Christian joined Societe Generale 33 years ago, and he’s now slowly approaching retirement. “You start to think about things you didn’t think about when you were 30 or 40”, he told us. He can’t imagine living an idle retirement. On the contrary, he very quickly felt that he was going to need to share his experiences, to pass on something to the younger generation, and to continue to make a contribution, to use his own words. “With the population ageing, we tend to talk a lot about the elderly, but we shouldn’t forget that the future of a country lies in its young people!” He has always cared about young people. Before becoming a bank employee, he dreamed of being a teacher.
So when a colleague told him about the Societe Generale Foundation and its focus on young people, his curiosity was piqued immediately. He discovered Proxité, an association dedicated to young people’s success. He volunteered straight away. He thus joined the 1,500 volunteers who support an equal number of young people. In total, more than 5,000 young people have been supported since Proxité came into being.
That’s how he met Walid, who was 12 and going into year 8.
Walid isn’t much of a talker. So much so that Christian repeatedly asked if something was wrong. But everything was fine. He just tends to open his mouth only when really necessary. Walid doesn’t have any particular difficulties at school. Christian describes him as very intelligent and curious. “He needed more support with his organisational skills”, he told me. “He got bad marks because he didn’t show his workings in mathematics”. Walid has now moved up to year 11 since returning to school in September. “He was a child. Now I’m dealing with a young adult. You can really see how a person develops. It’s very satisfying to see this progress over time”.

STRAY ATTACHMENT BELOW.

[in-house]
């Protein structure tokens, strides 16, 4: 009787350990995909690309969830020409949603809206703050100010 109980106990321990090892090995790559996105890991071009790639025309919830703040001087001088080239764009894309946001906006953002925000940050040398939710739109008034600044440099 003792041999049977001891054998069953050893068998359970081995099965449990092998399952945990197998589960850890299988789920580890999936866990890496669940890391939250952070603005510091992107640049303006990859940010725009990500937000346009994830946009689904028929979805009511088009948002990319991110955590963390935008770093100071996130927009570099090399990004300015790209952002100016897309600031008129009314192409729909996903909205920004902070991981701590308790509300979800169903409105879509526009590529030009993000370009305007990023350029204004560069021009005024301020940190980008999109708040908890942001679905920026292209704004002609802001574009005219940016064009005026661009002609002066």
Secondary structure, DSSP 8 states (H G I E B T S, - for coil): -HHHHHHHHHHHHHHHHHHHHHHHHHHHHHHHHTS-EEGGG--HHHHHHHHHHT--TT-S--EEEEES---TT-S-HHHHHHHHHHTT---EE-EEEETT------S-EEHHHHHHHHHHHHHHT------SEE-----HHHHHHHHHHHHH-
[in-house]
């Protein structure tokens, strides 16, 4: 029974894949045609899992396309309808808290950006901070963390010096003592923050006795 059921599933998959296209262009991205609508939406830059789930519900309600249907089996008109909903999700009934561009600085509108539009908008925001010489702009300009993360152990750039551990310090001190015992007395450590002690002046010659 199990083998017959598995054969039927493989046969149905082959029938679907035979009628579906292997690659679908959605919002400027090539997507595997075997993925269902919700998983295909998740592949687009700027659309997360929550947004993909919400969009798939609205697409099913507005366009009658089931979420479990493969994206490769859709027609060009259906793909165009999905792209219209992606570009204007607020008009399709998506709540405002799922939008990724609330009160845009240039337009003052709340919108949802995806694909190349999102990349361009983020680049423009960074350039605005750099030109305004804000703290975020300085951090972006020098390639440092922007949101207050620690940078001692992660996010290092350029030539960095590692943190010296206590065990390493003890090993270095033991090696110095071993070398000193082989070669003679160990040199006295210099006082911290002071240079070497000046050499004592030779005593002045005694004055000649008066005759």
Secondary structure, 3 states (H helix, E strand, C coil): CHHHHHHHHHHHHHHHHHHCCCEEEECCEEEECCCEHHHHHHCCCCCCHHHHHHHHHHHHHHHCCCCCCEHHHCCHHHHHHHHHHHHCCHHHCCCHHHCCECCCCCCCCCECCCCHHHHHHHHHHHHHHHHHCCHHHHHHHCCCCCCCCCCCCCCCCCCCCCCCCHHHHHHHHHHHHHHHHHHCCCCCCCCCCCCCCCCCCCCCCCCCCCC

A commitment for everyone
Why make a commitment to the association? Naturally Christian mentions the feeling of doing something useful, of making his contribution to young people he wants so much to help. But for him, there are multiple benefits: “My patience has improved”, he explained. “This is invaluable in my work, where I have to train colleagues. I also learned to see problems differently and to be more instructive”. When he talks about his volunteering, he often finds that people resist the idea, claiming that they don’t have time.
Christian is convinced that everyone can find time: “We can all find two hours a week, especially if it’s to help a young person”.
Listening to him, there are clearly two winners in this relationship: Walid and Christian have both benefited from meeting each other.